-You have some home improvements to do and, not being an avid handy man (or woman), you lack tools. You agree to borrow/buy some from a friend. The next day, both of you receive a letter from the Home Depot where the tools were bought threatening you with a lawsuit for breaking an agreement that came packaged in with the tools (that you were not aware of beforehand) stating that your friend was only buying the non-transferrable rights to use the tools, not the tools themselves.
-You decide to buy a car from a friend in order to save some cash. However, before you can drive it, Ford requires that you pay them a $5000 service fee or you won’t be able to use any gear above 2nd.
-You buy a new house from a land developer. After the sale, you are informed that you are not allowed to rent out or resell the house, even if you decide to move. You must either abandon the house with no financial compensation or continue to live there.

If you are a sane person, any of the above prospects sound completely ridiculous – if you buy something, it’s yours to do what you please with, including sell it. Yet, these hypothetical actions can all be justified by the same logic that the gaming industry uses; just like developers not seeing a penny from used game sales, housing developers don’t get any money after the first sale, car manufacturers get no compensation for used car sales, and the makers of tools, office supplies, and nearly all other physical goods only get paid for the first sale, not subsequent ones. Why should gaming be any different?

Unfortunately the courts disagree. Remember how I opened this article with a reference to an old court case where Nintendo tried to have used games and game rentals declared illegal? Well, various other companies have stepped up to the plate in years since and, through a plethora of legal approaches, have aimed for much the same result. Finally, in 2010, one of them succeeded. A seller on eBay was successfully sued by AutoDesk for attempting to sell his copy of the engineering software AutoCAD. The courts ruled that AutoDesk’s claim, that the seller in question had only purchased the non-transferrable rights to use the software and not the software itself, overrode the seller’s rights to resell his used goods under the First Sales Doctrine. It was a huge victory for software developers everywhere (including those in the gaming industry) and a massive blow to consumer rights. Although the ruling did not explicitly extend to gaming and the judges at least left a small window of hope by saying that future claims on the matter would have to be decided on a case-by-case basis, you can bet that video game developers were merrily jigging in their boardrooms at the announcement.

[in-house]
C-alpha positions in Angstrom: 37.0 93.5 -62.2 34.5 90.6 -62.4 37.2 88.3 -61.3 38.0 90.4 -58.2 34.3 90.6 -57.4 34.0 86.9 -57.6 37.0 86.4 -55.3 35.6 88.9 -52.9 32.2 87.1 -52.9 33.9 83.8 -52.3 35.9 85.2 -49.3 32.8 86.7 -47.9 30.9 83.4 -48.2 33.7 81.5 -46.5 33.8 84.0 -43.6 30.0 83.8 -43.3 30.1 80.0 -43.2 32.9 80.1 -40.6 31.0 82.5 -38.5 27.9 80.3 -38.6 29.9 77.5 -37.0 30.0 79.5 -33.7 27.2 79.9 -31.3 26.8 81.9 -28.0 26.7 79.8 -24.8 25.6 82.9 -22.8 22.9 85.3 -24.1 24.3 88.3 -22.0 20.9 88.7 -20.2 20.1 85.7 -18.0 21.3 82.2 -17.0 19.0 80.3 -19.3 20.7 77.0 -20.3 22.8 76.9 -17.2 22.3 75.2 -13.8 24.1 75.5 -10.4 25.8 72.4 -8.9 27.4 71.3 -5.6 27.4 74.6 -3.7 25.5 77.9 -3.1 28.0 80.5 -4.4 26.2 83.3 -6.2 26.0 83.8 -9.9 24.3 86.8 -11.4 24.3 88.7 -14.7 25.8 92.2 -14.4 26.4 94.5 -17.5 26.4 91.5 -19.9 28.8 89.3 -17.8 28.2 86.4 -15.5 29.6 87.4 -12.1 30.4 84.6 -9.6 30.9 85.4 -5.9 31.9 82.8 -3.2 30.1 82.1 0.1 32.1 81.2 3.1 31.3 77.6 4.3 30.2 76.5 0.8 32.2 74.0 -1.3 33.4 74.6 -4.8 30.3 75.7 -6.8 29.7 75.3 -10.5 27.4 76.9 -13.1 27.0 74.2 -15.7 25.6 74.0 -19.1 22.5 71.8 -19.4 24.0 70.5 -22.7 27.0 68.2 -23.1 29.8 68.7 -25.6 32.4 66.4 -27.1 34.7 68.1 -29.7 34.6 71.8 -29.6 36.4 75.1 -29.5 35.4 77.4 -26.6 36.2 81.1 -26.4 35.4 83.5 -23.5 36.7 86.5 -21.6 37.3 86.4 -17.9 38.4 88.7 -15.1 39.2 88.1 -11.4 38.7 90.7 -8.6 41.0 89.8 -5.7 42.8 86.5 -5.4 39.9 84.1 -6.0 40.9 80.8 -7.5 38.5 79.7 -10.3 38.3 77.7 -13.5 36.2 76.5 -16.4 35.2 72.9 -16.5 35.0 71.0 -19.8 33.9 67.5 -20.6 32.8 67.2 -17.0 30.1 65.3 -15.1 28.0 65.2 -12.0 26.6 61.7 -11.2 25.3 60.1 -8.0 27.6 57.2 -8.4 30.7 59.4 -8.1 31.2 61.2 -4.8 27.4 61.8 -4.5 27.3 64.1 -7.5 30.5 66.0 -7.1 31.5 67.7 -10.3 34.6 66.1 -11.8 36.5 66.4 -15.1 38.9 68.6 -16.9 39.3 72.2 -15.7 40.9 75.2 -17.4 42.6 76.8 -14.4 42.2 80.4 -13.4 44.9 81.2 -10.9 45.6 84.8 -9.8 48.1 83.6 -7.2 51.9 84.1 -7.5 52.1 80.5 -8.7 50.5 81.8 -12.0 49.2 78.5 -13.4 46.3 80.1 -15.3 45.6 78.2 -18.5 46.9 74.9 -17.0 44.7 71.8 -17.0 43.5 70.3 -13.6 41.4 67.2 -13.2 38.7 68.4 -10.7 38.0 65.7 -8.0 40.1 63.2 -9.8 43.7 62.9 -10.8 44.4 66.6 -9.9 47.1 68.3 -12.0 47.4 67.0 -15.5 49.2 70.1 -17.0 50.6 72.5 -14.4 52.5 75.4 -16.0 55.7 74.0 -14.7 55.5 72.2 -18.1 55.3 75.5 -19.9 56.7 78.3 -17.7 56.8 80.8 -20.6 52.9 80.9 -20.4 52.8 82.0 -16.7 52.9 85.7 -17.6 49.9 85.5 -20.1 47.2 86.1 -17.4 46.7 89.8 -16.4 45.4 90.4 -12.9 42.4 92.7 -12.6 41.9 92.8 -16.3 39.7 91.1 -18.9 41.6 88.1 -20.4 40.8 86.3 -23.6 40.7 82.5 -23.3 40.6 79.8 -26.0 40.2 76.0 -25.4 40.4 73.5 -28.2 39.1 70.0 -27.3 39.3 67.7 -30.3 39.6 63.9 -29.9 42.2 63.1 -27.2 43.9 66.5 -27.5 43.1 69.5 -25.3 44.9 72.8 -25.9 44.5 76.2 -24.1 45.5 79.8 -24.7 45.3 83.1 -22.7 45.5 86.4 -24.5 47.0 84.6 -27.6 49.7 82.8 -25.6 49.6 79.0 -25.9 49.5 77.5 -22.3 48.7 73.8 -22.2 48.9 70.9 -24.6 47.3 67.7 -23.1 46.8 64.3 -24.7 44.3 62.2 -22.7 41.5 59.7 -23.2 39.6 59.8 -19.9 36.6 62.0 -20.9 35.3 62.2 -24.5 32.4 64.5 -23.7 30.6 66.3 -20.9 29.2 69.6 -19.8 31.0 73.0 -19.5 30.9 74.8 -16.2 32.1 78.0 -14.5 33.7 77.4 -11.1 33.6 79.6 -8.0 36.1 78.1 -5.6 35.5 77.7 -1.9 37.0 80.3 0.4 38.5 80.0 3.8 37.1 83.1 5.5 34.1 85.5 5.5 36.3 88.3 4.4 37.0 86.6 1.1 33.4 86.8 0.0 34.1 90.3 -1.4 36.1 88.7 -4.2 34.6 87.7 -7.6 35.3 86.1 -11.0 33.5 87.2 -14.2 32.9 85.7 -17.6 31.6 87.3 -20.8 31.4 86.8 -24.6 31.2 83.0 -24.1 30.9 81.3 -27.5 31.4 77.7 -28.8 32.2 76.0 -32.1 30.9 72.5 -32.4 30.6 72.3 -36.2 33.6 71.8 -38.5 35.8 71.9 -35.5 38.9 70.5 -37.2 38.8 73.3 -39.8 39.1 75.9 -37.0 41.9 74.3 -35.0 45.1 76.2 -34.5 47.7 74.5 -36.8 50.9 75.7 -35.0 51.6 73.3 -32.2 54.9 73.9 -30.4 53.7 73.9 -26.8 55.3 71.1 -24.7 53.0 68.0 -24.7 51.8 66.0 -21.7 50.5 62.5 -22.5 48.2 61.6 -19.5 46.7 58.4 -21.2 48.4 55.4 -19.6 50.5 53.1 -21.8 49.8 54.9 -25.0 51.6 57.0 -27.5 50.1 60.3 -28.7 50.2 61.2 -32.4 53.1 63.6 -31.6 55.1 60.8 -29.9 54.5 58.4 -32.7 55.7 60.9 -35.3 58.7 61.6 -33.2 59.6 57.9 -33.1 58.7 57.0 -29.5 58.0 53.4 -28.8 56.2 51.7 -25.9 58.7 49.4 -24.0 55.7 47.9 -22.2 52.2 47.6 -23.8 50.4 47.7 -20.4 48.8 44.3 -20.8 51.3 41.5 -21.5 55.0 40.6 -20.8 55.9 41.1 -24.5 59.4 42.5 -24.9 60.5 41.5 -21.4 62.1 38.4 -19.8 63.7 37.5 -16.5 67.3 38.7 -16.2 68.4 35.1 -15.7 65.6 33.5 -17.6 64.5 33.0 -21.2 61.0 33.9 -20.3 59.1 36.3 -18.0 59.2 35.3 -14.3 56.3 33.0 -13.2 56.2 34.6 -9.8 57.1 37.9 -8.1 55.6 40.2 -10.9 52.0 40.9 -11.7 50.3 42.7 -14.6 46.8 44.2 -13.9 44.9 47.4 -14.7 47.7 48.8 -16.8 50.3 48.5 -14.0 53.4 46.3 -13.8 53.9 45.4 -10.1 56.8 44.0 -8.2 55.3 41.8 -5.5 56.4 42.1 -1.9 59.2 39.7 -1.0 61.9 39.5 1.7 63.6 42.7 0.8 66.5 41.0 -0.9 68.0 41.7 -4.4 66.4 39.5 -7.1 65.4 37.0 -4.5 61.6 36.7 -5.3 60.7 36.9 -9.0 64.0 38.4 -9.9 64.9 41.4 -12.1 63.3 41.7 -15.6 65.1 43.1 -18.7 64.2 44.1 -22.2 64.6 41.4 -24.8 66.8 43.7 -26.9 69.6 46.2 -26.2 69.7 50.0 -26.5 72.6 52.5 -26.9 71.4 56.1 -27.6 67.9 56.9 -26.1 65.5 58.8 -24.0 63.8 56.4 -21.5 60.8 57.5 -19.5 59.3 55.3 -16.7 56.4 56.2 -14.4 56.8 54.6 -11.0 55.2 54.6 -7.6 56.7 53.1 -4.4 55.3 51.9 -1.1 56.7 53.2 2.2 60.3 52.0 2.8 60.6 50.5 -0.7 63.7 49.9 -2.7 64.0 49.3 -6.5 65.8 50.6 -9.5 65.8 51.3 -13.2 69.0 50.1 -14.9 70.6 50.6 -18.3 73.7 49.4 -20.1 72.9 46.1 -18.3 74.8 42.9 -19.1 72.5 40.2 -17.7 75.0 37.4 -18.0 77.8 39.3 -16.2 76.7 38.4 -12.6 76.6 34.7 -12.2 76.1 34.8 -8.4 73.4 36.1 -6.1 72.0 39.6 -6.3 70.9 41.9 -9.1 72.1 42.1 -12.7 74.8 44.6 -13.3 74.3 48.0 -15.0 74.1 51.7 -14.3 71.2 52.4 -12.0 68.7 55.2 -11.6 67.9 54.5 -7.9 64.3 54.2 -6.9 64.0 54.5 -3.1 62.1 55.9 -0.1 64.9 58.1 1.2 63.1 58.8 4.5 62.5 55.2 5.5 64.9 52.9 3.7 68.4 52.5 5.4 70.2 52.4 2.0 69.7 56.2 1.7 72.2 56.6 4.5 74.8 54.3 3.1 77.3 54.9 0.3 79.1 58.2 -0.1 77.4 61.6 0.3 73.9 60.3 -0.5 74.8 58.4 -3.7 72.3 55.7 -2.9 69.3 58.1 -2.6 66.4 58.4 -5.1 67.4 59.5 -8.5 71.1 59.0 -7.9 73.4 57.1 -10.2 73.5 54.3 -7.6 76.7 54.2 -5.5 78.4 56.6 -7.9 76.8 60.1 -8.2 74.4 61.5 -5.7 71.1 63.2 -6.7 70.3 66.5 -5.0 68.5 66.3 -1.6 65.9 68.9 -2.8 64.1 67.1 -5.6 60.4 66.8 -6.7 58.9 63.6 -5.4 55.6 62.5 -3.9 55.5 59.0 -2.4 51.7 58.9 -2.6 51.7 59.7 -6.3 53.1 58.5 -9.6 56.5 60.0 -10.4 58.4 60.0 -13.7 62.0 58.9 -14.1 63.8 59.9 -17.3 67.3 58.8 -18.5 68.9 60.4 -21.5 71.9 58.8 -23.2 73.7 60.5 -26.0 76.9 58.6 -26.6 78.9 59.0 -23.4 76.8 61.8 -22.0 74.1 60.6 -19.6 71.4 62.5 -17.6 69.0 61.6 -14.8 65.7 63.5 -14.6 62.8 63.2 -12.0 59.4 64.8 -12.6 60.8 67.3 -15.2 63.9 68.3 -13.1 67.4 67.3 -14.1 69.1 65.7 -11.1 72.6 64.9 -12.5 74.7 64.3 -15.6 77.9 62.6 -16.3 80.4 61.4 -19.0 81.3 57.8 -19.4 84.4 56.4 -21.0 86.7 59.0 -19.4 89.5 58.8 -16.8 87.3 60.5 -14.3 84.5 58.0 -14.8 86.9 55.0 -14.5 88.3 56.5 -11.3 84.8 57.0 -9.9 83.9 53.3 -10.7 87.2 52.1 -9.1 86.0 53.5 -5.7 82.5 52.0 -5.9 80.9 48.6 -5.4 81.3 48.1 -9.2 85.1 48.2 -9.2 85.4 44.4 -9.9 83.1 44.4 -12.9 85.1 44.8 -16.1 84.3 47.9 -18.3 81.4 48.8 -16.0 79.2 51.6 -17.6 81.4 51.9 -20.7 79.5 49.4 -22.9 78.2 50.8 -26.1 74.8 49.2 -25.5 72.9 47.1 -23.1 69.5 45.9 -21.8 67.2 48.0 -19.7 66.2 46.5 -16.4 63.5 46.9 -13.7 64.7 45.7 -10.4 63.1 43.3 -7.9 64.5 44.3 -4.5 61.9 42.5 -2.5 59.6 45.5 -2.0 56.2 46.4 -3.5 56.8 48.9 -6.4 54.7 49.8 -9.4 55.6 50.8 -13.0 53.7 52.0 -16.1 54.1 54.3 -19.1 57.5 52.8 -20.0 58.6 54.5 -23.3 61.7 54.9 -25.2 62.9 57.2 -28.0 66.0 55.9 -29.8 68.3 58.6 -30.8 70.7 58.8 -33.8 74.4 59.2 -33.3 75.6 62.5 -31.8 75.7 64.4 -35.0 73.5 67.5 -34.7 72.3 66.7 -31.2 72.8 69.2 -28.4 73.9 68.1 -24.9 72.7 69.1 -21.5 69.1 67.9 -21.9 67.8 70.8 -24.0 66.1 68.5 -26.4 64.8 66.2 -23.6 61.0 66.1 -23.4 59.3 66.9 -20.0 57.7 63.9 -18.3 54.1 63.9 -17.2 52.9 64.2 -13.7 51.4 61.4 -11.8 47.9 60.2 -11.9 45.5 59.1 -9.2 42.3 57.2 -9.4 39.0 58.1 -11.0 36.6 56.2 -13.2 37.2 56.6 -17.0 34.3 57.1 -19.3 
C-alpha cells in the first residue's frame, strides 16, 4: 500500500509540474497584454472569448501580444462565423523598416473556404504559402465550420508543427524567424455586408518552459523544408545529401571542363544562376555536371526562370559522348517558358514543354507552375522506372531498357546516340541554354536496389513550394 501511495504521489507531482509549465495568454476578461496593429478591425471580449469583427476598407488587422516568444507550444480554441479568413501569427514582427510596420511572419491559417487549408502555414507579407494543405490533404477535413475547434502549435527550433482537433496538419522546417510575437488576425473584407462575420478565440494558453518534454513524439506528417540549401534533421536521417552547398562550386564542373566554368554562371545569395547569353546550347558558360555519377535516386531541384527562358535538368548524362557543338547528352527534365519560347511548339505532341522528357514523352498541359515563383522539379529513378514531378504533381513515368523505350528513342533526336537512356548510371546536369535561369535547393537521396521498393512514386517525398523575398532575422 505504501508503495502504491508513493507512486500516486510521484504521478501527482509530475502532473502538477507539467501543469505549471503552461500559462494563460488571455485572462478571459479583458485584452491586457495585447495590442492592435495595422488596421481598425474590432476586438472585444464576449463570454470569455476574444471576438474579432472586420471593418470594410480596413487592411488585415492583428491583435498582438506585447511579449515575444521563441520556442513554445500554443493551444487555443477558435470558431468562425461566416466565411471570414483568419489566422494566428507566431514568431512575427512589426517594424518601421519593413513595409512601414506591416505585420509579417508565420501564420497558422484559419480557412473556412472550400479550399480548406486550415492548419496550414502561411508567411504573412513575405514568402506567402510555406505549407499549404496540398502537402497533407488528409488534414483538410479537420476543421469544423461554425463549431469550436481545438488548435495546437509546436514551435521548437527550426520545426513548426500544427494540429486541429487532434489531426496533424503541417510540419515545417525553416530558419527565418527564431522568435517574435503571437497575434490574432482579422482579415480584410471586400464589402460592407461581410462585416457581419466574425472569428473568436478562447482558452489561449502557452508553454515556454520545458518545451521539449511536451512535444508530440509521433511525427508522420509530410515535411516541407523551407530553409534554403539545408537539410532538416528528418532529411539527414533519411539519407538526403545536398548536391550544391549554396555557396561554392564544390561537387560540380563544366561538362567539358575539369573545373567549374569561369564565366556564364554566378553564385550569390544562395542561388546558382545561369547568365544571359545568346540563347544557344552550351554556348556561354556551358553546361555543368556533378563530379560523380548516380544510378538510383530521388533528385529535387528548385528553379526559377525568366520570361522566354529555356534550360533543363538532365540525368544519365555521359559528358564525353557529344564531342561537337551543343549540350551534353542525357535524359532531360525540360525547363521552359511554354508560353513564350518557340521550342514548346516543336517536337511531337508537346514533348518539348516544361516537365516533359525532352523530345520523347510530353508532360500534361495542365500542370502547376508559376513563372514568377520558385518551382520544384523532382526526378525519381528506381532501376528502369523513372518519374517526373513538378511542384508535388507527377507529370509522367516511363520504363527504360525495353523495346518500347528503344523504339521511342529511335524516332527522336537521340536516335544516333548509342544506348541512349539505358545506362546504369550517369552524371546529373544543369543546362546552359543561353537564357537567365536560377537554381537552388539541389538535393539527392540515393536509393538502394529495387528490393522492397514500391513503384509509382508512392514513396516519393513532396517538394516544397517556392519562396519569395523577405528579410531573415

For centuries we’ve carefully honed a set of consumer rights that are now rapidly being eroded away, at least insofar as they pertain to gaming. With the rise of Digital Distribution and the demise of used games, each games developer suddenly becomes its own individual monopoly, and that’s bad news for gamers.